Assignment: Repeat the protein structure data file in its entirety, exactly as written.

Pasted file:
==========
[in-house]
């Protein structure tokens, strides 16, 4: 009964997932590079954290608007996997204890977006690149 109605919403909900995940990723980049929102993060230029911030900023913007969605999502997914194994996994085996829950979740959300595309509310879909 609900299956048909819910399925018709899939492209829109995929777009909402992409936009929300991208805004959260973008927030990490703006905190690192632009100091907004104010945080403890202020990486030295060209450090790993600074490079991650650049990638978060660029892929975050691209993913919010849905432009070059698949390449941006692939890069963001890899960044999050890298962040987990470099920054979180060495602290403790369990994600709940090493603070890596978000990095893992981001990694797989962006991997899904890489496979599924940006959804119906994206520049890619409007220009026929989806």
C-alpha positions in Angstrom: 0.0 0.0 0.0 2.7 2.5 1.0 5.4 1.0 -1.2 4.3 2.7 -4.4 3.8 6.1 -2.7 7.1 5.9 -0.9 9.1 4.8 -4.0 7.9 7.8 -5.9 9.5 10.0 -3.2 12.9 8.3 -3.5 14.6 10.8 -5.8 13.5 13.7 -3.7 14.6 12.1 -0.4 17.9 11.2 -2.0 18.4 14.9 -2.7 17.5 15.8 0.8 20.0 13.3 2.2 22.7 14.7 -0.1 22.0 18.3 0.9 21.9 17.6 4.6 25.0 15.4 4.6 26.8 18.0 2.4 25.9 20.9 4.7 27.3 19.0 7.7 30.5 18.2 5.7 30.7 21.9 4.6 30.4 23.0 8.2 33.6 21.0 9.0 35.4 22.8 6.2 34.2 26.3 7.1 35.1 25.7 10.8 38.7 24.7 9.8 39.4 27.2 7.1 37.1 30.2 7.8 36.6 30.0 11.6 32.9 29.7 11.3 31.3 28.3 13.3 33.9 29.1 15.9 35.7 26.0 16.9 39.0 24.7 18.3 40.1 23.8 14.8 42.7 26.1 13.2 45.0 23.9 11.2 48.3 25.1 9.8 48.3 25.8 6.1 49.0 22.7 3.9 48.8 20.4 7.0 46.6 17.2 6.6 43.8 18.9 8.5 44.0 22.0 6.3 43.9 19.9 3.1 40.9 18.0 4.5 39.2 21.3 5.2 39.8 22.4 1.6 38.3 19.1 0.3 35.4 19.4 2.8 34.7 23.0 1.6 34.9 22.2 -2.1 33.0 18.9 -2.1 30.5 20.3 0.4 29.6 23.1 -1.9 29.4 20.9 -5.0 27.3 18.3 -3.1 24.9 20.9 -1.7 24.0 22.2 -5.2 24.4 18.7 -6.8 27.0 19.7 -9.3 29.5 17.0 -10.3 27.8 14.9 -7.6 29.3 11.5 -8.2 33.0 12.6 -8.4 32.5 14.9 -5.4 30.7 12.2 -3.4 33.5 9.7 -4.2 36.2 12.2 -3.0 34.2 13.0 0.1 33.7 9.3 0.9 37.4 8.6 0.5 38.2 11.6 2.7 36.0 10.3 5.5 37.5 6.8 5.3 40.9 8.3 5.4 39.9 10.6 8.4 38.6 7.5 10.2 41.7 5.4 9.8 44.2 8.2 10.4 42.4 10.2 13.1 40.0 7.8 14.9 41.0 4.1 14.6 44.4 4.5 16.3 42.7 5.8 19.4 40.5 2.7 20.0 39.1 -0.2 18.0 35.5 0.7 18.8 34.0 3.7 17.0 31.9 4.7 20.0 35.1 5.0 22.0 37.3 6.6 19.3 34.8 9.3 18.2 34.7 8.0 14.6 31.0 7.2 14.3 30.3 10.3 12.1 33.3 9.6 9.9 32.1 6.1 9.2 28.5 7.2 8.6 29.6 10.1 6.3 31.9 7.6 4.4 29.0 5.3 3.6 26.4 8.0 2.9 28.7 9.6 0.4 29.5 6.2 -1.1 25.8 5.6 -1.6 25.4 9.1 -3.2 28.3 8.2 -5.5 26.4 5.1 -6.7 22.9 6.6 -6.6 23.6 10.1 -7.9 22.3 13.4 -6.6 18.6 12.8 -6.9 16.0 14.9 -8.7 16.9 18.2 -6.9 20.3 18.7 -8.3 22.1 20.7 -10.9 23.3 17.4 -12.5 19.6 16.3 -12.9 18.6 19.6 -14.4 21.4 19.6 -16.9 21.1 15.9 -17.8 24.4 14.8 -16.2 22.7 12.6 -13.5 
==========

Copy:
[in-house]
């Protein structure tokens, strides 16, 4: 009964997932590079954290608007996997204890977006690149 109605919403909900995940990723980049929102993060230029911030900023913007969605999502997914194994996994085996829950979740959300595309509310879909 609900299956048909819910399925018709899939492209829109995929777009909402992409936009929300991208805004959260973008927030990490703006905190690192632009100091907004104010945080403890202020990486030295060209450090790993600074490079991650650049990638978060660029892929975050691209993913919010849905432009070059698949390449941006692939890069963001890899960044999050890298962040987990470099920054979180060495602290403790369990994600709940090493603070890596978000990095893992981001990694797989962006991997899904890489496979599924940006959804119906994206520049890619409007220009026929989806």
C-alpha positions in Angstrom: 0.0 0.0 0.0 2.7 2.5 1.0 5.4 1.0 -1.2 4.3 2.7 -4.4 3.8 6.1 -2.7 7.1 5.9 -0.9 9.1 4.8 -4.0 7.9 7.8 -5.9 9.5 10.0 -3.2 12.9 8.3 -3.5 14.6 10.8 -5.8 13.5 13.7 -3.7 14.6 12.1 -0.4 17.9 11.2 -2.0 18.4 14.9 -2.7 17.5 15.8 0.8 20.0 13.3 2.2 22.7 14.7 -0.1 22.0 18.3 0.9 21.9 17.6 4.6 25.0 15.4 4.6 26.8 18.0 2.4 25.9 20.9 4.7 27.3 19.0 7.7 30.5 18.2 5.7 30.7 21.9 4.6 30.4 23.0 8.2 33.6 21.0 9.0 35.4 22.8 6.2 34.2 26.3 7.1 35.1 25.7 10.8 38.7 24.7 9.8 39.4 27.2 7.1 37.1 30.2 7.8 36.6 30.0 11.6 32.9 29.7 11.3 31.3 28.3 13.3 33.9 29.1 15.9 35.7 26.0 16.9 39.0 24.7 18.3 40.1 23.8 14.8 42.7 26.1 13.2 45.0 23.9 11.2 48.3 25.1 9.8 48.3 25.8 6.1 49.0 22.7 3.9 48.8 20.4 7.0 46.6 17.2 6.6 43.8 18.9 8.5 44.0 22.0 6.3 43.9 19.9 3.1 40.9 18.0 4.5 39.2 21.3 5.2 39.8 22.4 1.6 38.3 19.1 0.3 35.4 19.4 2.8 34.7 23.0 1.6 34.9 22.2 -2.1 33.0 18.9 -2.1 30.5 20.3 0.4 29.6 23.1 -1.9 29.4 20.9 -5.0 27.3 18.3 -3.1 24.9 20.9 -1.7 24.0 22.2 -5.2 24.4 18.7 -6.8 27.0 19.7 -9.3 29.5 17.0 -10.3 27.8 14.9 -7.6 29.3 11.5 -8.2 33.0 12.6 -8.4 32.5 14.9 -5.4 30.7 12.2 -3.4 33.5 9.7 -4.2 36.2 12.2 -3.0 34.2 13.0 0.1 33.7 9.3 0.9 37.4 8.6 0.5 38.2 11.6 2.7 36.0 10.3 5.5 37.5 6.8 5.3 40.9 8.3 5.4 39.9 10.6 8.4 38.6 7.5 10.2 41.7 5.4 9.8 44.2 8.2 10.4 42.4 10.2 13.1 40.0 7.8 14.9 41.0 4.1 14.6 44.4 4.5 16.3 42.7 5.8 19.4 40.5 2.7 20.0 39.1 -0.2 18.0 35.5 0.7 18.8 34.0 3.7 17.0 31.9 4.7 20.0 35.1 5.0 22.0 37.3 6.6 19.3 34.8 9.3 18.2 34.7 8.0 14.6 31.0 7.2 14.3 30.3 10.3 12.1 33.3 9.6 9.9 32.1 6.1 9.2 28.5 7.2 8.6 29.6 10.1 6.3 31.9 7.6 4.4 29.0 5.3 3.6 26.4 8.0 2.9 28.7 9.6 0.4 29.5 6.2 -1.1 25.8 5.6 -1.6 25.4 9.1 -3.2 28.3 8.2 -5.5 26.4 5.1 -6.7 22.9 6.6 -6.6 23.6 10.1 -7.9 22.3 13.4 -6.6 18.6 12.8 -6.9 16.0 14.9 -8.7 16.9 18.2 -6.9 20.3 18.7 -8.3 22.1 20.7 -10.9 23.3 17.4 -12.5 19.6 16.3 -12.9 18.6 19.6 -14.4 21.4 19.6 -16.9 21.1 15.9 -17.8 24.4 14.8 -16.2 22.7 12.6 -13.5 